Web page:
"Out beyond ideas of wrongdoing and right doing, there is a field. I’ll meet you there." - Rumi
Before you can take an honest assessment of the pulse of the classroom, it important for each staff member to take their own pulse. Life is full of stressful experiences such as health issues, pending due dates, interpersonal conflict with others and these experiences impact our ability to be emotionally ready and present for our students and each other. More adverse experiences such as substance use, untreated mental illness, death or violence can create an unhealthy or toxic living situation for us. This can impede our ability to educate our students well. Here are some things you can do to help take care of yourself.
Develop a Self-Care Plan This plan can include physical, social/emotional, mental and spiritual activities that help keep you feeling well. These activities are highly personal and it may be a good idea to track how you are feeling as you do these activities regularly. Here are some examples.
Physical Examples - 20 minutes of exercise a day, regular diet of fruits and vegetables, drink 6 to 8 cups of water per day, two 10 minute breathing exercises a day, regular stretching exercises. It could also be reducing or limiting caffeine, alcohol, nicotine or other unhealthy substances or foods that you are allergic to. Hiking and sports may also be great.
Social/Emotional Examples - Spend time with friends or with your kids, have a movie night, initiate conversations with your neighbors or join a social club or group. You could also be volunteering at your local non-profit or social services agency. You can also play video games. Yes that's right! Video Games.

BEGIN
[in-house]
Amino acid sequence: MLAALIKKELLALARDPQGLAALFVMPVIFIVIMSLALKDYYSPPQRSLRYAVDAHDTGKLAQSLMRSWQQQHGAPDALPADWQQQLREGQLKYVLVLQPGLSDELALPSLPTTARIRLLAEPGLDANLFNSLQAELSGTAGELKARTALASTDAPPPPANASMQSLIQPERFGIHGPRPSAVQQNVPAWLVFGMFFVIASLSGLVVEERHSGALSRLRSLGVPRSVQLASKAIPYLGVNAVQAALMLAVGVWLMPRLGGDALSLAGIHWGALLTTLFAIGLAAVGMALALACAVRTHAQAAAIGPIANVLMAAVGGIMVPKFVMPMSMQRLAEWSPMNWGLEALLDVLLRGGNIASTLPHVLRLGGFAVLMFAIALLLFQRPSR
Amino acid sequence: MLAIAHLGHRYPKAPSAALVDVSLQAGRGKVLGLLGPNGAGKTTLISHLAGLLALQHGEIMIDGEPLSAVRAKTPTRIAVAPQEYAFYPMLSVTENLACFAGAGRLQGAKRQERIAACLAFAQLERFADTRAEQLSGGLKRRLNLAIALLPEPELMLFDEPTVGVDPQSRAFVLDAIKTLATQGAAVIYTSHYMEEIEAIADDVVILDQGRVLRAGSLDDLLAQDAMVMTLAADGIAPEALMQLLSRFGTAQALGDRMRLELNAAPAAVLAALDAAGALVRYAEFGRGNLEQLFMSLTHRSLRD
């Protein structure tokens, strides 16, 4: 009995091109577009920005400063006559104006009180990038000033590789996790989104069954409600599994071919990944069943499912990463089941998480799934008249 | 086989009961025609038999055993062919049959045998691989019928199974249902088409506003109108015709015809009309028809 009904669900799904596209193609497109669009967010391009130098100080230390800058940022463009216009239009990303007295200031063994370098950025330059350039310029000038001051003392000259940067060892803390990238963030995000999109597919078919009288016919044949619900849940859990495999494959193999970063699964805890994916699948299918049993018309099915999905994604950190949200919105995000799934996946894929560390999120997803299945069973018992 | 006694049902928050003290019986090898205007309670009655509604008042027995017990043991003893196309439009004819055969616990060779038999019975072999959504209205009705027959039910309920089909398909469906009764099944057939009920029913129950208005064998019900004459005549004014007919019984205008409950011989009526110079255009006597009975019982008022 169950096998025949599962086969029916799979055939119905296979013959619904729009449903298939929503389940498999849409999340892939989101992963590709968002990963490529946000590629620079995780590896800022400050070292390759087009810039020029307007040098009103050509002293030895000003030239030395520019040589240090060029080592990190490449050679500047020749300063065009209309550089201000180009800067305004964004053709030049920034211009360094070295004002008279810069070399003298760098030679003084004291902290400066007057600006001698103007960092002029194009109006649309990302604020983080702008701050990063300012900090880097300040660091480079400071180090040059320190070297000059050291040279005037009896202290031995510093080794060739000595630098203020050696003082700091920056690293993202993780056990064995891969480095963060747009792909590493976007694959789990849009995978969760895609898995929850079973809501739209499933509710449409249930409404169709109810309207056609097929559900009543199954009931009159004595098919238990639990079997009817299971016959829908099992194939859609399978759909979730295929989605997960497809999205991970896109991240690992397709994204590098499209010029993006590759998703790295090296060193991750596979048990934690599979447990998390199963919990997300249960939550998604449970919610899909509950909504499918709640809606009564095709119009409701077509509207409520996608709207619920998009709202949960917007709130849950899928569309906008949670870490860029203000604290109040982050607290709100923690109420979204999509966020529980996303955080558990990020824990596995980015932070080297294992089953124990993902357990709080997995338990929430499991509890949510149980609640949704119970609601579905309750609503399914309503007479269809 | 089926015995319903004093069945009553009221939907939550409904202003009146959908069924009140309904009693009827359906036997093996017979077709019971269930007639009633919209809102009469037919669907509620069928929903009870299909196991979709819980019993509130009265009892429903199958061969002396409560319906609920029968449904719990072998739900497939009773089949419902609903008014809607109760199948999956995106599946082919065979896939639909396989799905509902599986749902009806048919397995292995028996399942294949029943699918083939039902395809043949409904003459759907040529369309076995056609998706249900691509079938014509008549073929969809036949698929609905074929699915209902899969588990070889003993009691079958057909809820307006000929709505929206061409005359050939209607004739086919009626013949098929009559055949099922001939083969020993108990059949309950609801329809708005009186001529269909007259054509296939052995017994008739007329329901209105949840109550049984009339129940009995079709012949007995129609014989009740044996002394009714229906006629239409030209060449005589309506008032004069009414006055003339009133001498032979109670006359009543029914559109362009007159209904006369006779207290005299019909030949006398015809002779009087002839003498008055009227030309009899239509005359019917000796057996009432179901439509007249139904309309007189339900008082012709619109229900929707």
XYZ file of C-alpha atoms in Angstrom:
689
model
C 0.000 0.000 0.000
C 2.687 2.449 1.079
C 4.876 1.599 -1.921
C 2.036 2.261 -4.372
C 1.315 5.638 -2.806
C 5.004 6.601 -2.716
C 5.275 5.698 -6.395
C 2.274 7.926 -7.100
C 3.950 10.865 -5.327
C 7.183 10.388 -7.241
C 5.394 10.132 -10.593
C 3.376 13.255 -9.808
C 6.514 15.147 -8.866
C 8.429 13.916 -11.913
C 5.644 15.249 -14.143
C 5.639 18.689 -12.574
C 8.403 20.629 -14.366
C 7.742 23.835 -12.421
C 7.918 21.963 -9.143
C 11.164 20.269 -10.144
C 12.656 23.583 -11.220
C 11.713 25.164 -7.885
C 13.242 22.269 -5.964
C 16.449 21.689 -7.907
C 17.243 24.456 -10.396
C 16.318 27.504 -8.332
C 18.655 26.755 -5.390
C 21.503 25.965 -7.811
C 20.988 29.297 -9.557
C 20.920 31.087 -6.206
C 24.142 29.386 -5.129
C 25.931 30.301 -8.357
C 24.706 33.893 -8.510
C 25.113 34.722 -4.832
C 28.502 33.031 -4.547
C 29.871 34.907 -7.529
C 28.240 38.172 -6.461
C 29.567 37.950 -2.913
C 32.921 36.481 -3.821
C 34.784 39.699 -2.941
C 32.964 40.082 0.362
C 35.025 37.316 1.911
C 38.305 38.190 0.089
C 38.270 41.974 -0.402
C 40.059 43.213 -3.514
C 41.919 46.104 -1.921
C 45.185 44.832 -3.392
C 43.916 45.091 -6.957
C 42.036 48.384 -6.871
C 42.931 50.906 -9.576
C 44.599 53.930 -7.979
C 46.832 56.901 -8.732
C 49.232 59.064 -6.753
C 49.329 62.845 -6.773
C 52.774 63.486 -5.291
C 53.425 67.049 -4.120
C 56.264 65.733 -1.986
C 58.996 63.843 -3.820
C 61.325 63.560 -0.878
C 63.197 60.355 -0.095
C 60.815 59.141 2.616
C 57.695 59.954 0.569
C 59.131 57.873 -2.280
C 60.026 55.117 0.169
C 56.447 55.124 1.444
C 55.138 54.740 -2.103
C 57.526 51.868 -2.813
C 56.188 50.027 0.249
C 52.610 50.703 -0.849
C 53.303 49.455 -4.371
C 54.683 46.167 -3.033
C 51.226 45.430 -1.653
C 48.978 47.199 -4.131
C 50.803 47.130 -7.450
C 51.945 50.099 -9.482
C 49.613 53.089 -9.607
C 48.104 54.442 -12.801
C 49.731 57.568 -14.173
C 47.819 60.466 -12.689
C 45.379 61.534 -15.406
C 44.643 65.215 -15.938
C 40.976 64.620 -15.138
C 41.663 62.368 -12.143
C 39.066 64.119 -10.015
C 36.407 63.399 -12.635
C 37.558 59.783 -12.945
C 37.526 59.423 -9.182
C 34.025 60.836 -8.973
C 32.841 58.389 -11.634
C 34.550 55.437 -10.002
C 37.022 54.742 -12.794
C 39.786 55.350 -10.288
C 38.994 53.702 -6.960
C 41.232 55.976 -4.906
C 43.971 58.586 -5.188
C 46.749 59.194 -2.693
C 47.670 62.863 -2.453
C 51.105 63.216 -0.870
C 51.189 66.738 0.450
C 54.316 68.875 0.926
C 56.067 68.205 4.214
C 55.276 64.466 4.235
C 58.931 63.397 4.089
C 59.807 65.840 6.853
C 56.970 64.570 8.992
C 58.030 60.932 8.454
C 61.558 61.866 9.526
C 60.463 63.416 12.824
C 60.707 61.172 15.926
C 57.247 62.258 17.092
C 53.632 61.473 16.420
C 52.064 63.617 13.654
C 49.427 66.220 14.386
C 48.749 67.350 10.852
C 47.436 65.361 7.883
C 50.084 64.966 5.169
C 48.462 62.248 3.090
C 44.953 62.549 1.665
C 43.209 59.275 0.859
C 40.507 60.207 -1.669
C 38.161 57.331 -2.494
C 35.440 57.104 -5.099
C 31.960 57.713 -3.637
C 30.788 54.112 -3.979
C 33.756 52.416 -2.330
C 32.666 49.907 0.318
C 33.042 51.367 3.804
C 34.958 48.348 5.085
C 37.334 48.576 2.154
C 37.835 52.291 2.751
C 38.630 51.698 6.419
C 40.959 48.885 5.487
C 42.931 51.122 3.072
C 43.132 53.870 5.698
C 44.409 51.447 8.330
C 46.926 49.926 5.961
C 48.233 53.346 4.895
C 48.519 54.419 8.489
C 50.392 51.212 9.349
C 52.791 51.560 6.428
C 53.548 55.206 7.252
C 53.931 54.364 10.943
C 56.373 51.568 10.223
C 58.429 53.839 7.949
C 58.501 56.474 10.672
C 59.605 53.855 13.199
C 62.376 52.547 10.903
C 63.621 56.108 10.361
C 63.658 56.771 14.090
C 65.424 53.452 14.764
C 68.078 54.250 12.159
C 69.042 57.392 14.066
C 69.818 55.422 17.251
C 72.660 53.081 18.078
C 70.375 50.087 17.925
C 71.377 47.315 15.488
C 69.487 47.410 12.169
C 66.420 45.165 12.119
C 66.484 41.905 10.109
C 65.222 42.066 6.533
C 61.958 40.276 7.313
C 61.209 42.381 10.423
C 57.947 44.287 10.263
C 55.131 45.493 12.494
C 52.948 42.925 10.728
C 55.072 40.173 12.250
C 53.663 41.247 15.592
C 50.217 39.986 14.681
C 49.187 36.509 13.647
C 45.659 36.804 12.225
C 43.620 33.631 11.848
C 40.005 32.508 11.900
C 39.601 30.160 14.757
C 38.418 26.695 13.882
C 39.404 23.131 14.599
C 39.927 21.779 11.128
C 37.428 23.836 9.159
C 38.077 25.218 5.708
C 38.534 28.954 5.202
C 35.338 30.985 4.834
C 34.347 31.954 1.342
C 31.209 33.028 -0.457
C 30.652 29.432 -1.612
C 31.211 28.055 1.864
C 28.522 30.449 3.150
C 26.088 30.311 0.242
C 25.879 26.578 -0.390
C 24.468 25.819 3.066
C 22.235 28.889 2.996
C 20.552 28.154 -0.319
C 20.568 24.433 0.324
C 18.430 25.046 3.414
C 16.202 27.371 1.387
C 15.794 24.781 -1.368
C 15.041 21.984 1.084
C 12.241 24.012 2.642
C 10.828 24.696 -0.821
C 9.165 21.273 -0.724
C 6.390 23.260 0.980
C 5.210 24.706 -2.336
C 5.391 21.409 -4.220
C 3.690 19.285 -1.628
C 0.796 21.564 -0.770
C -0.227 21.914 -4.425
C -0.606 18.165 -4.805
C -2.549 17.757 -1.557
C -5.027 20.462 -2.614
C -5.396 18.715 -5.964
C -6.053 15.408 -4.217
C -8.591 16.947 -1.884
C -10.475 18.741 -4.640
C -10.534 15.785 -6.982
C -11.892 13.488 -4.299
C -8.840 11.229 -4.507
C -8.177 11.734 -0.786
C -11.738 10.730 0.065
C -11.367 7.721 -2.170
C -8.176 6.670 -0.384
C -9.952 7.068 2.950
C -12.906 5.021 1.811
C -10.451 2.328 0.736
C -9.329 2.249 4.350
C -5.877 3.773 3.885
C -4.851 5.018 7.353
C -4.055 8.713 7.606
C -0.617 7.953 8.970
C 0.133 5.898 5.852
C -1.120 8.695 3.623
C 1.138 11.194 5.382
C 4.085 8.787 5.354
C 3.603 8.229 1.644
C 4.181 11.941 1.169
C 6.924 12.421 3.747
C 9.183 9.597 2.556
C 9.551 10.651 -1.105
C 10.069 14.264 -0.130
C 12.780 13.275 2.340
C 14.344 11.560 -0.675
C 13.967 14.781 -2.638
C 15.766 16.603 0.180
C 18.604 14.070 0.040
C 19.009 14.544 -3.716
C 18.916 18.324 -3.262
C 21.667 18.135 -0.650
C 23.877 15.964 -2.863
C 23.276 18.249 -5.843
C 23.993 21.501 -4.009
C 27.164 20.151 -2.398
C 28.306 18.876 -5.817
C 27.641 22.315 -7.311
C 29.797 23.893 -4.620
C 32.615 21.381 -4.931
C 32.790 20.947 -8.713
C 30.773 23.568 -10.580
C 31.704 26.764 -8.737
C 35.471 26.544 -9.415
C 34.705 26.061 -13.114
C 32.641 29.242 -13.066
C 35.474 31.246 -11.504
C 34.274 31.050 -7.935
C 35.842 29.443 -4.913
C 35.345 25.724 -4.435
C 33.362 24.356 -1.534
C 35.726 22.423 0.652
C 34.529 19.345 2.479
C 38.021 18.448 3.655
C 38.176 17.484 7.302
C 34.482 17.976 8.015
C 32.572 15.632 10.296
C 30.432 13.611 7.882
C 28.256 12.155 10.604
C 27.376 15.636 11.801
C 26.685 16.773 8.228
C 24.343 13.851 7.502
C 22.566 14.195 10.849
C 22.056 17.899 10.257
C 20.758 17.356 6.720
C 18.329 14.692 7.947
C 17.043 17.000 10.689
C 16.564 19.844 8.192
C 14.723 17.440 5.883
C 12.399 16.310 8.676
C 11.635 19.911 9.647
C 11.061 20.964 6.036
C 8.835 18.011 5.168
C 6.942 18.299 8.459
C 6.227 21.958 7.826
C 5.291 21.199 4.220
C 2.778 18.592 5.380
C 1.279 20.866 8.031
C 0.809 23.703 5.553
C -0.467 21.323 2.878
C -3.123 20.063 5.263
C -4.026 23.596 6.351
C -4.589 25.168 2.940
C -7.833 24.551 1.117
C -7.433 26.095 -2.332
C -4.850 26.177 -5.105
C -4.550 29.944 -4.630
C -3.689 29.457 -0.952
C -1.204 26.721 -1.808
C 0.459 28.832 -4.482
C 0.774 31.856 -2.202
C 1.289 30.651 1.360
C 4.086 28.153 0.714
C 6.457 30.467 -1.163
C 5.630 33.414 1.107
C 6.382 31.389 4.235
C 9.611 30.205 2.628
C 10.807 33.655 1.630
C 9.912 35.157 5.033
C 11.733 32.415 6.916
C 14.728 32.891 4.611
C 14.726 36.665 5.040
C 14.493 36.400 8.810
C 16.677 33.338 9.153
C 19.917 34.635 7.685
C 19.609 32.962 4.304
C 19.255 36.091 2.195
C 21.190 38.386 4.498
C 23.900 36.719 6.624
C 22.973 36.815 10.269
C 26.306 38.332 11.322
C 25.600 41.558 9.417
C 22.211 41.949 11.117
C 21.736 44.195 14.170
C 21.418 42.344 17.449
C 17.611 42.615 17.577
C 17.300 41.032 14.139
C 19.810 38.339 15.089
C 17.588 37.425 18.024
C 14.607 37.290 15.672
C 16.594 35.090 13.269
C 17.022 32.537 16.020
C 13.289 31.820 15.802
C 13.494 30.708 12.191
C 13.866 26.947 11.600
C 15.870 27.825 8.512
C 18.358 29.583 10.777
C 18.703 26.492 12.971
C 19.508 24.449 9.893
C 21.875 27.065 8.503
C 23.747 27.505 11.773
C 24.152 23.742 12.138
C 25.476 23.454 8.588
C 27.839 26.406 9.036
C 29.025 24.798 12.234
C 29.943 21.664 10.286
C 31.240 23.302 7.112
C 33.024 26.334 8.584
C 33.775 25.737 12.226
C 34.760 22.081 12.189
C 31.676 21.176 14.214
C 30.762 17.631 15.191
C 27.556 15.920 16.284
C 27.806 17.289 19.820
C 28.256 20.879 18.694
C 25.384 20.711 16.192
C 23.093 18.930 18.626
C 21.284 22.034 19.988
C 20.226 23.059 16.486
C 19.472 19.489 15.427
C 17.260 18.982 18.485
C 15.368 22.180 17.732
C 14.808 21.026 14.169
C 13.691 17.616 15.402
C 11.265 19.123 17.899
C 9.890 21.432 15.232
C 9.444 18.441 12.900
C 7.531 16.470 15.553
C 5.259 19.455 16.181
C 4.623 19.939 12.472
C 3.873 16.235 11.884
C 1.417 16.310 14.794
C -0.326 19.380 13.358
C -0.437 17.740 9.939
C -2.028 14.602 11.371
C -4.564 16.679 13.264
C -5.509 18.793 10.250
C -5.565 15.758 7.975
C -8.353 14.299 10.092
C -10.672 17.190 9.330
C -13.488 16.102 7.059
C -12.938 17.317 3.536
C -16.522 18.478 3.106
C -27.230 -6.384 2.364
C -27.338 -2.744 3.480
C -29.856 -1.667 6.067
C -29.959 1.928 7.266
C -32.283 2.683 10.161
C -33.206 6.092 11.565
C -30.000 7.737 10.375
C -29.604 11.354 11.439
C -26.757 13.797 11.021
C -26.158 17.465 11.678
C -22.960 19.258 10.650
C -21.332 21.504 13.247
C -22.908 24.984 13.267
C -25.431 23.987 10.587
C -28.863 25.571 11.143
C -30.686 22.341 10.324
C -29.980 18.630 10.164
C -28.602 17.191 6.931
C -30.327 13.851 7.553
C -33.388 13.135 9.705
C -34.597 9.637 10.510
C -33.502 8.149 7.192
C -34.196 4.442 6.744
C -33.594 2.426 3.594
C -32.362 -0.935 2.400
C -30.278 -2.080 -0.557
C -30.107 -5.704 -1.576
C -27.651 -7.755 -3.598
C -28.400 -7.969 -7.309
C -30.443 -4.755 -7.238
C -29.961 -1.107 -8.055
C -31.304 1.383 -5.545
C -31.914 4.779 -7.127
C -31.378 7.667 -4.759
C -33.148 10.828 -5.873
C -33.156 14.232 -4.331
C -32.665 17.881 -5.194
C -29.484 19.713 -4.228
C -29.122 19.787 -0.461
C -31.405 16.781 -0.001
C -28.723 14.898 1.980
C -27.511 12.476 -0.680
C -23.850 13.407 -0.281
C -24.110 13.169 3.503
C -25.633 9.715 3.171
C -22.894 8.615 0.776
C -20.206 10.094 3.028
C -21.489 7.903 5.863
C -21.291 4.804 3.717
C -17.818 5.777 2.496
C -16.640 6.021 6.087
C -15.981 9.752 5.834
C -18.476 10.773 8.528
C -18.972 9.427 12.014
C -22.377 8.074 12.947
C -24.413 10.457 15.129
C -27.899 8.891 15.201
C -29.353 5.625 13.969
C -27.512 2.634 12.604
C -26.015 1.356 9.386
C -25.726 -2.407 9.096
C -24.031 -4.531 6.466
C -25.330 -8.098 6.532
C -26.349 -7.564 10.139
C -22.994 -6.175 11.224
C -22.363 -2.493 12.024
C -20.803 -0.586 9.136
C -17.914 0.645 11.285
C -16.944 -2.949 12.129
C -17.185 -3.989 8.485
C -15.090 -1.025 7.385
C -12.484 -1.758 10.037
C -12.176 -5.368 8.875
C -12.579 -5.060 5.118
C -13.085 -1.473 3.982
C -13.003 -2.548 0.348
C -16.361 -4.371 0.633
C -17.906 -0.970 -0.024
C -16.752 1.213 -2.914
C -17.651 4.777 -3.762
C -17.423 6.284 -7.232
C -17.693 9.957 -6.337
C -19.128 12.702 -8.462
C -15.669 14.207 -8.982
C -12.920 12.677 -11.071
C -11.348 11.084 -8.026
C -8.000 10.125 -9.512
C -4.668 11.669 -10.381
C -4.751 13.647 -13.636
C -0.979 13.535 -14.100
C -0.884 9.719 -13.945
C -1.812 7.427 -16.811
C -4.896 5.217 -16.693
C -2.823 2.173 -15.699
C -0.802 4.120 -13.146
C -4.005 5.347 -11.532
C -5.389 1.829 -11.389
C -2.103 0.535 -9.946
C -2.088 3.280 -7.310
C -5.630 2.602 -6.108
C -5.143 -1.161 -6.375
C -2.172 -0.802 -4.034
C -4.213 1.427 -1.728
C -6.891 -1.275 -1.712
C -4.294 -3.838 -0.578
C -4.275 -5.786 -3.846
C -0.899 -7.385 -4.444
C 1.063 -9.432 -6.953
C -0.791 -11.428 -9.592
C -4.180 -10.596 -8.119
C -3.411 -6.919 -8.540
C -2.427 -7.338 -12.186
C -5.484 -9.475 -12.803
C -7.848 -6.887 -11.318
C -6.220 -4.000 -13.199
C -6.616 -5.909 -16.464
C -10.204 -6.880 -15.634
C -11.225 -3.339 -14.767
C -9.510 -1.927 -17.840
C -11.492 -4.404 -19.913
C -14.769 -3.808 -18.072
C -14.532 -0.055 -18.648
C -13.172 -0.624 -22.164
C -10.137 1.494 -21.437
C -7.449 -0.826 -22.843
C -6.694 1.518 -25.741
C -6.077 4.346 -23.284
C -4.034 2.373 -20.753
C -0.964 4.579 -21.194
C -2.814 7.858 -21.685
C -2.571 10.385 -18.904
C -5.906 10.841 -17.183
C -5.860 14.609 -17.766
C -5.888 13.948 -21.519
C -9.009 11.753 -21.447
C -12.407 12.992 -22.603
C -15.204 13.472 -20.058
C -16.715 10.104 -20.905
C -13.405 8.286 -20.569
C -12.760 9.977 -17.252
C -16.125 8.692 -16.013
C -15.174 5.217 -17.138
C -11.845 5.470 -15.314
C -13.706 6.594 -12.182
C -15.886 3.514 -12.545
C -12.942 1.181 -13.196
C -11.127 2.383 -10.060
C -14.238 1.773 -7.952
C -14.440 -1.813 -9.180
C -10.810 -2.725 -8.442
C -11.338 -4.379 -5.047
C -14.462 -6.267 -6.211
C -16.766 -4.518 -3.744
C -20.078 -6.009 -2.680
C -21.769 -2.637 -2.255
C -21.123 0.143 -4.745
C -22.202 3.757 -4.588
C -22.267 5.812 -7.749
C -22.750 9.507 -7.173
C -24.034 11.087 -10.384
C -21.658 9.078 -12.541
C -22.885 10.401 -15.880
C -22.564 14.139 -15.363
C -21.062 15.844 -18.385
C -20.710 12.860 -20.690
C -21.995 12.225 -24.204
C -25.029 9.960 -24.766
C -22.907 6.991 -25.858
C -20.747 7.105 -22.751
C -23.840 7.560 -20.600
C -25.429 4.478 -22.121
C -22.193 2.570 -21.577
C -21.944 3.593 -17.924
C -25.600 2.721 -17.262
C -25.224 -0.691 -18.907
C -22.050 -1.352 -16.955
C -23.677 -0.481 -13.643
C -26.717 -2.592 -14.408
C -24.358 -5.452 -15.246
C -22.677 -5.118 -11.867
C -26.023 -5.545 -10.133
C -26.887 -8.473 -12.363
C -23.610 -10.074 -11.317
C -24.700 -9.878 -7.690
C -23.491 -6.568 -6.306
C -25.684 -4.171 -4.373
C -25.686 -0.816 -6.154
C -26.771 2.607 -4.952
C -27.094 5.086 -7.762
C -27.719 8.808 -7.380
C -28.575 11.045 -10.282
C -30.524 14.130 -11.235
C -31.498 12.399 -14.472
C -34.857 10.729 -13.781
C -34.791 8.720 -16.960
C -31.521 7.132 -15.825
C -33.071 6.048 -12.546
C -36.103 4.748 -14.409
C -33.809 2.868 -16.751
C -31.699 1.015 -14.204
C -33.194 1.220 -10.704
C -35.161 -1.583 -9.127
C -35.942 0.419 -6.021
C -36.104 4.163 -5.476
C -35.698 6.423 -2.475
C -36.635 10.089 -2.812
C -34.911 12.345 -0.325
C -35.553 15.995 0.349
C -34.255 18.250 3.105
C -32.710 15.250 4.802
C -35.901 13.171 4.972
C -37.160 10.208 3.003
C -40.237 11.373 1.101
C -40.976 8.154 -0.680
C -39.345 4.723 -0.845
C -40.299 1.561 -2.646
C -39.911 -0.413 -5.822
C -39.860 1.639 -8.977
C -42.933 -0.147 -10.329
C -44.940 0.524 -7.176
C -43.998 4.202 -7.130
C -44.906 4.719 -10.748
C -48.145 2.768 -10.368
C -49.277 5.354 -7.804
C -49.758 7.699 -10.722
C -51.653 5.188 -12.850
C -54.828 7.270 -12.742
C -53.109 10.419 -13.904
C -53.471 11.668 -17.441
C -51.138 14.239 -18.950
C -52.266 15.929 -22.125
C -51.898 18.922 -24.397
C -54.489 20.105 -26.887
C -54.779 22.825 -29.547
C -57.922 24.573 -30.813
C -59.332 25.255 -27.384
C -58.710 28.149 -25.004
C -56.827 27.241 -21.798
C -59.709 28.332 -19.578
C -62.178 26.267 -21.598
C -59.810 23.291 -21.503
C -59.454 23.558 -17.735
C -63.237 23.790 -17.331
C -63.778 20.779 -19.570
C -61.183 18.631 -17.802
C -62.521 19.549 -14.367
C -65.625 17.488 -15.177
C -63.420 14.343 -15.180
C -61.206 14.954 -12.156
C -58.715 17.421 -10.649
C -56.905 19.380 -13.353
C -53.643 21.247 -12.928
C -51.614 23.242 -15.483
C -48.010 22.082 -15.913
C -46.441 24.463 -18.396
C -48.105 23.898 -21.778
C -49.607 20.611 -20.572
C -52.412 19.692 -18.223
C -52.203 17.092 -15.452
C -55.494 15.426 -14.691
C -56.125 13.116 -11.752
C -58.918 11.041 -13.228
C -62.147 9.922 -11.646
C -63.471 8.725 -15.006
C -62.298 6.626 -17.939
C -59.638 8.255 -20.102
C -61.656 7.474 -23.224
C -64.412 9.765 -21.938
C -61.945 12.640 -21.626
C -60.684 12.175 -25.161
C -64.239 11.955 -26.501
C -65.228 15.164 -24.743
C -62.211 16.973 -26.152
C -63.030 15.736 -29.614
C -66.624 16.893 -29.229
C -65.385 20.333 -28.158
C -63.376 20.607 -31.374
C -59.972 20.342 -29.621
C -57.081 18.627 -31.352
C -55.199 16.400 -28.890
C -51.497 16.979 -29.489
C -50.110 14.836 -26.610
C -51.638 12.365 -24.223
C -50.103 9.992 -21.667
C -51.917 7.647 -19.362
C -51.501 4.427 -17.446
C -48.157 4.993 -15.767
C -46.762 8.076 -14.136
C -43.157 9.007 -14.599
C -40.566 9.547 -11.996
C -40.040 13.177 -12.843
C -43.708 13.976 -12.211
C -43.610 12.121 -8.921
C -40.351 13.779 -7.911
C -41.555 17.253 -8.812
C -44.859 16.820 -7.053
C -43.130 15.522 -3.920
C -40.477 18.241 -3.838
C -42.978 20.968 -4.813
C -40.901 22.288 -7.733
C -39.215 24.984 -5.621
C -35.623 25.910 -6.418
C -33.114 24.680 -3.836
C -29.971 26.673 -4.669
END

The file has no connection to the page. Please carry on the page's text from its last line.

Mental Examples - Develop Mindfulness or Mindful Self-Compassion or other meditation practice. Routinely strengthen your mind with crossword or jigsaw puzzles. There are many online games to strengthen your mind as well. Daily affirmations is another way to strengthen your thinking.
Spiritual Examples - Meditation, spending time in nature, gardening, church, reading the bible or other spiritual book. Giving to others or practicing daily gratitude,.
Develop a Safety Plan The day may come when we ourselves become emotionally overwhelmed and Flip Our Lid. To maintain safety for yourself, your students and others, you should develop a safety plan. This plan will get you through the emotional overwhelm as quickly as possible significantly reducing or eliminating harm to yourself or others. You can list between 3 to 5 items. Here are some examples.